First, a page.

DUSHANBE, February 16, 2011, Asia-Plus – The Obama administration has listed Kyrgyzstan and Tajikistan as priority assistance countries in Central Asia for 2012, according to the budget documents submitted by the White House to the U.S. Congress, Silk Road Newsline reports.

“The FY 2012 requests $38.8 million in assistance for Tajikistan,” says the Executive Budget Summary released by the Department of State.

In Tajikistan, U.S. programs are focused on bolstering security, improving governance, addressing deficiencies in health and education and increasing food security.  According to the Department of State, “funding will emphasize increasing the stability of Tajikistan, particularly given its potential impact on U.S. efforts in Afghanistan.”

“Programs will help strengthen the country’s border security and counter-narcotics efforts, strengthen local governance, combat extremism, and improve education and health,” the Department says adding that “programs will focus on solving systemic problems that contribute to food shortages and could threaten Tajikistan’s stability, such as water use, inadequate supplies of seeds and fertilizer, a lack of modern technologies, and poor livestock care.”

Assistance is also concentrated in Kyrgyzstan.  The FY 2012 request prioritizes assistance for Kyrgyzstan to support the new Government’s efforts to reform core institutions, law enforcement, and increase economic opportunities.  “The U.S. administration has requested $40.8 million for Kyrgyzstan for 2012 stressing that the U.S. assistance will be focused on “addressing Kyrgyzstan’s broad, underlying development challenges and chronic instability, which were exacerbated by the effects of the 2010 political upheaval and ethnic violence,” the Summary said

According to the Summary, “programs will work to rebuild reformed security forces, bolster civil society and democratic institutions, and empower the private sector” while “other programs will focus on combating drug trafficking and other transnational threats, and addressing social issues such as education and health.”  “Agricultural programs will focus on improved land use, increased access to inputs, rationalized irrigation, and facilitation of the use of modern technologies,” the document says.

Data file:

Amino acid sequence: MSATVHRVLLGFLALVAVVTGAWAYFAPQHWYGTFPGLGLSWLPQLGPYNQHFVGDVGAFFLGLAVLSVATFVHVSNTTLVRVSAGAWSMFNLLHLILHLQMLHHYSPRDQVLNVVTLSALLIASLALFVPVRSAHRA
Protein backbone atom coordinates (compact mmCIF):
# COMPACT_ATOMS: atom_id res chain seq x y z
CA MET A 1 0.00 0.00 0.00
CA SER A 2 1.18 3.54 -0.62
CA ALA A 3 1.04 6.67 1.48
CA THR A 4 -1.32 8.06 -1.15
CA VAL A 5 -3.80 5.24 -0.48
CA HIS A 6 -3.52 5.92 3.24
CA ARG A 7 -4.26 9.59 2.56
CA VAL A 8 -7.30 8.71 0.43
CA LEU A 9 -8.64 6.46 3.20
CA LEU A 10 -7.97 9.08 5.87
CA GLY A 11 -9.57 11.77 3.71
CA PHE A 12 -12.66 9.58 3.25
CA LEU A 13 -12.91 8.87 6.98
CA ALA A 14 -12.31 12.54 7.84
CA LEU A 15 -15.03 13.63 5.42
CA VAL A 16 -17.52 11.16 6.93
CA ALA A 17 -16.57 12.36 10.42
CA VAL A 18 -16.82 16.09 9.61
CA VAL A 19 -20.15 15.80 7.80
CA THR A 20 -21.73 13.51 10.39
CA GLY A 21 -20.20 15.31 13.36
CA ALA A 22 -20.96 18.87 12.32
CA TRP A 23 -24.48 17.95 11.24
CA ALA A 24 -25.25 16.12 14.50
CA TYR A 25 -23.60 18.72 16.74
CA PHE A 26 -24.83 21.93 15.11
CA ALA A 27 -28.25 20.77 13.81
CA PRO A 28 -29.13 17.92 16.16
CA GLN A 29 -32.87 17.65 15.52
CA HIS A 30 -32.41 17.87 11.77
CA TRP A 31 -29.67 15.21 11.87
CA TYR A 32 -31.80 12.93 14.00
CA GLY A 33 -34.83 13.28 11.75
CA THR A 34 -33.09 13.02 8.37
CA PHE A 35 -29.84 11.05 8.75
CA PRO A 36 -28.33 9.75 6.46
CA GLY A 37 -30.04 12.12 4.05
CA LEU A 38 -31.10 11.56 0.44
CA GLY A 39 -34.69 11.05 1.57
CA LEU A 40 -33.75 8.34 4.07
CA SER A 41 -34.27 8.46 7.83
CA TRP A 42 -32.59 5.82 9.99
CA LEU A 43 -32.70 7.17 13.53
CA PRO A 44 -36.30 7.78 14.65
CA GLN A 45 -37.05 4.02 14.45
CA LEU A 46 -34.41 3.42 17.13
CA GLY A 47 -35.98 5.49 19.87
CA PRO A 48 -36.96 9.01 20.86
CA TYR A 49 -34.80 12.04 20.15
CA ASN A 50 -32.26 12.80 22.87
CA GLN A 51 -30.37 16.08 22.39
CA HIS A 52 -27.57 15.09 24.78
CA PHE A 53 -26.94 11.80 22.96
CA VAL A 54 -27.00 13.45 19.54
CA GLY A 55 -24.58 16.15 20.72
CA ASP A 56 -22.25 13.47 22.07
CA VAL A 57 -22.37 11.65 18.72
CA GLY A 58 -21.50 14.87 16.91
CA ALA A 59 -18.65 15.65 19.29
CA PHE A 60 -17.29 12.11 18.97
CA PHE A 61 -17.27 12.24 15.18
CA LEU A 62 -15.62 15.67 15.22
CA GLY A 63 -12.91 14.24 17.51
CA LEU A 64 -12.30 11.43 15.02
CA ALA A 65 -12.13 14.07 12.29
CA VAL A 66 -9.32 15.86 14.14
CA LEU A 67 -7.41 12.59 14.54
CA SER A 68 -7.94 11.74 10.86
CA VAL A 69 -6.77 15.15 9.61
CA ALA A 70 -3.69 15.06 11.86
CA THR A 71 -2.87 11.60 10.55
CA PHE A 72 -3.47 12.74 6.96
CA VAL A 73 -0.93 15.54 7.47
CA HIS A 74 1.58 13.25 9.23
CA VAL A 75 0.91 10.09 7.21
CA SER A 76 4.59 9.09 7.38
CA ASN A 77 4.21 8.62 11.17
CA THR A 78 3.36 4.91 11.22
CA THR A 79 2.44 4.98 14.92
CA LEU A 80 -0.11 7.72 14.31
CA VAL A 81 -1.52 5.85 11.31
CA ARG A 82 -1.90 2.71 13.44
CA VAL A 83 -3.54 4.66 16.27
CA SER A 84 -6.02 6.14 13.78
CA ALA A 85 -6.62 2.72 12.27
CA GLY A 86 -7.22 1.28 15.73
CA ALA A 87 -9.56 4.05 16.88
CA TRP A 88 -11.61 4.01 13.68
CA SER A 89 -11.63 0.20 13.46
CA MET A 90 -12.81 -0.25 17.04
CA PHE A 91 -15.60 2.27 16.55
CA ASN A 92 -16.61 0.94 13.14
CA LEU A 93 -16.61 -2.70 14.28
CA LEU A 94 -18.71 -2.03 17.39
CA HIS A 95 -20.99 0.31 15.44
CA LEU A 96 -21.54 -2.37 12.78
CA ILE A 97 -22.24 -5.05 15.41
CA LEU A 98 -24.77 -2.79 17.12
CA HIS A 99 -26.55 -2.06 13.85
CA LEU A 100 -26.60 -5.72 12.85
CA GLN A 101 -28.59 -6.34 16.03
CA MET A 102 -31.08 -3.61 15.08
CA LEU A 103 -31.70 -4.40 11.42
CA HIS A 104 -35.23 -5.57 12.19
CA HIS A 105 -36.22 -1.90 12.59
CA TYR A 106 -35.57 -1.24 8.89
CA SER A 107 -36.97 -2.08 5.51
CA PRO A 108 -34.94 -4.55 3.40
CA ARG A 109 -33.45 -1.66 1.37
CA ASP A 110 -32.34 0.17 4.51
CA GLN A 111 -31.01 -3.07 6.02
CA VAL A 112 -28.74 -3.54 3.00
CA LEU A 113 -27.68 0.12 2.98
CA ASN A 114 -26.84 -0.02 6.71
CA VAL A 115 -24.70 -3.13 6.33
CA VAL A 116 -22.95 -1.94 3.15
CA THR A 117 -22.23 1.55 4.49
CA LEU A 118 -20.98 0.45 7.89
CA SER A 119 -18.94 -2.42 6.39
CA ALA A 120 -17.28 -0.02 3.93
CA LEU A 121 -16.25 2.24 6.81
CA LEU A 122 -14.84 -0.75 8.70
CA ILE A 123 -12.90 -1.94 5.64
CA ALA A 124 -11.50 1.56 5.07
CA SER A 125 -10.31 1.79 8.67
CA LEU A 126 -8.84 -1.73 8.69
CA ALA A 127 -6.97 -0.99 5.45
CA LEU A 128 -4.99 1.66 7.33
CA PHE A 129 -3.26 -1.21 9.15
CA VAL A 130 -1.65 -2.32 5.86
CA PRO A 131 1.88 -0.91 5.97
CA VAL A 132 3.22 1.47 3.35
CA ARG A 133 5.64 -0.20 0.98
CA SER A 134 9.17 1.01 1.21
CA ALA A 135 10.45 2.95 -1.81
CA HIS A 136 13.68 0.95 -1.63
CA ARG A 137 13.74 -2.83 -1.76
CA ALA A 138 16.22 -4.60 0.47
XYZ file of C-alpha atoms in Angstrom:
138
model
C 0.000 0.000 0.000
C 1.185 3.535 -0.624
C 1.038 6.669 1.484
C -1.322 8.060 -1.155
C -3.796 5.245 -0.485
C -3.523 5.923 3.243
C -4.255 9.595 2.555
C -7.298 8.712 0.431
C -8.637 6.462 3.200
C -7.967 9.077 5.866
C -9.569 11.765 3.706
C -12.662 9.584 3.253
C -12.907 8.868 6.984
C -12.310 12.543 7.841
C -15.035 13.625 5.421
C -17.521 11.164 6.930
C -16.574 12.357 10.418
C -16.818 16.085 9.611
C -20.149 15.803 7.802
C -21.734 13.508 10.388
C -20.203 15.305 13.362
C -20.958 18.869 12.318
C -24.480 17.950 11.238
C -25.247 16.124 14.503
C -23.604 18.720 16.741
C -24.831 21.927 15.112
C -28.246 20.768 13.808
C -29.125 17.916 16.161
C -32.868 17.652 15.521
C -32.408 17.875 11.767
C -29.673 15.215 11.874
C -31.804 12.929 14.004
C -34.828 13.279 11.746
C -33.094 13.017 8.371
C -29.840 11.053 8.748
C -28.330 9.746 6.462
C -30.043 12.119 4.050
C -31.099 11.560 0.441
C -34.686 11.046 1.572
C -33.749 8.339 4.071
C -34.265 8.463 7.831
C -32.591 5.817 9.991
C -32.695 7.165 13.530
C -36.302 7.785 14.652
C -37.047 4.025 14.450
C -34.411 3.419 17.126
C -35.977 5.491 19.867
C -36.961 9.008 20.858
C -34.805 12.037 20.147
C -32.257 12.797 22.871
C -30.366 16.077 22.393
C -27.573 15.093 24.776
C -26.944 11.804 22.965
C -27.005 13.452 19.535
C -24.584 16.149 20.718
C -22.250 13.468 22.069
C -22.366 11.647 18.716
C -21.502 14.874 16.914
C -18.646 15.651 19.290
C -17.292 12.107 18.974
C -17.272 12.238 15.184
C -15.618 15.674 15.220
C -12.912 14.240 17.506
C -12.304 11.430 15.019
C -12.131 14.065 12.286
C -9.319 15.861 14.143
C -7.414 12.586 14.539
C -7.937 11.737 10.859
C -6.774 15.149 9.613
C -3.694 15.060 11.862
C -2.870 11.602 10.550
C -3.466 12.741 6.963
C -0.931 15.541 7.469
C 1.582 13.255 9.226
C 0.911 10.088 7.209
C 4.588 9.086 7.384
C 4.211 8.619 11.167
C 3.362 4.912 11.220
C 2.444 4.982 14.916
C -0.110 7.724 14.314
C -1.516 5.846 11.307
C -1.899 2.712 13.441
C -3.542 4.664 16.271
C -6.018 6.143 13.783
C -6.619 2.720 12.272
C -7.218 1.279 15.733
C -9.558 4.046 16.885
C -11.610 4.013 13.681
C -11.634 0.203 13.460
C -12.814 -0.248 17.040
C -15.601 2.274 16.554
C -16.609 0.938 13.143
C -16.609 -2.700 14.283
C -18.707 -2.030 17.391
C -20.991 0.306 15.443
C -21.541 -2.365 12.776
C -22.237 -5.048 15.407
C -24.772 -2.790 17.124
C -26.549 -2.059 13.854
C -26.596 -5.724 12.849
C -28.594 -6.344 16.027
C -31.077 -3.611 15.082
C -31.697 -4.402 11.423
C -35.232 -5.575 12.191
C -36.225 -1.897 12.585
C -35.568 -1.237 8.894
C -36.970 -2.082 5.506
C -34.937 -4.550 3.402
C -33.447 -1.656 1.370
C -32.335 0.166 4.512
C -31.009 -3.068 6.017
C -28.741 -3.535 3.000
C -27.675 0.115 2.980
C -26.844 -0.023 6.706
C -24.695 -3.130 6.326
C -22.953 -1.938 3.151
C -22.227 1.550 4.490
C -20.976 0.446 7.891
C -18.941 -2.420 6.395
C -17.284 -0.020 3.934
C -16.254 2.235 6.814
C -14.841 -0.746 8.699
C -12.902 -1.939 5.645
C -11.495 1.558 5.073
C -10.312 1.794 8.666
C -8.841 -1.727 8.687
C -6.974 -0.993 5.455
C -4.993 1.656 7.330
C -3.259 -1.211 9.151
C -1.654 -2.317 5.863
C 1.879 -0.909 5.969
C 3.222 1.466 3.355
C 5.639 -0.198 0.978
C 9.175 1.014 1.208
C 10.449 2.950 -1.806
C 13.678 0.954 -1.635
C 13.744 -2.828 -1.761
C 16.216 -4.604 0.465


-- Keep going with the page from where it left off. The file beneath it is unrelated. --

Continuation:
According to Silk Road Newsline, assistance to countries of Central Asia also includes funding requested for 2012 for Kazakhstan ($14.1 million), Turkmenistan ($8.0 million) and Uzbekistan ($7.6 million).  It also includes $3.6 million for the “Central Asian Regional” assistance.

The total amount of assistance for five Central Asian countries in 2012 is proposed to the tune of $112.8 million or 13.6 percent less compared to the 2010 levels when funding under this account amounted to $130.6 million.  Proposed cuts reflect overall strategy by the Obama administration to reduce federal spending across the board.

“We recognize this request comes in difficult budgetary assignment and environment. This is a lean budget for lean times.  We have made painful but responsible choices. We’ve scrubbed the entire budget for savings. We’ve eliminated foreign assistance and programs in several countries. We’ve reduced development assistance by over half in 20 others.  We’ve cut funding in Europe and Eurasia by 15 percent,” Deputy Secretary of State for Management and Resources Thomas Nides told reporters in Washington.

The Department of State documents also show that FY2012 budget request includes funding for the International Military Education and Training (IMET) program for Central Asia to the tune of slightly over $3 million, including $785,000 for Kazakhstan, $1.0 million for Kyrgyzstan, $600,000 for Tajikistan, $350,000 for Turkmenistan and $300,000 for Uzbekistan.

Foreign Military Financing (FMF) program request for 2012 for Central Asia is $5.6 million including $2.0 million for Kazakhstan, $1.9 million for Kyrgyzstan, $800,000 for Tajikistan, $800,000 for Turkmenistan and $100,000 for Uzbekistan.

Funding for assistance for Central Asia as well as IMET and FMF programs is part of the overall FY2012 Department of State budget request of just over $47 billion.  The administration’s budget proposal will now face close scrutiny in Congress where many members have already indicated that they would be calling for spending cuts due to a high budget deficit and slow economic recovery.

“Over the coming days and weeks, I will be meeting with members of Congress and testifying on the Hill to highlight the President’s 2012 budget.  How we reach 2012 is just as critical.  We need to ensure that 2011 and the process surrounding it doesn’t pull the rug out from under the civilian experts that are working in every corner of the world to pursue America’s security and interests,” Secretary of State Hillary Clinton said after the budget request was submitted to Congress.

“We worked closely with the last Congress to protect our security and advance our values and interests, and I’m confident we can work with this one as well,” Clinton said.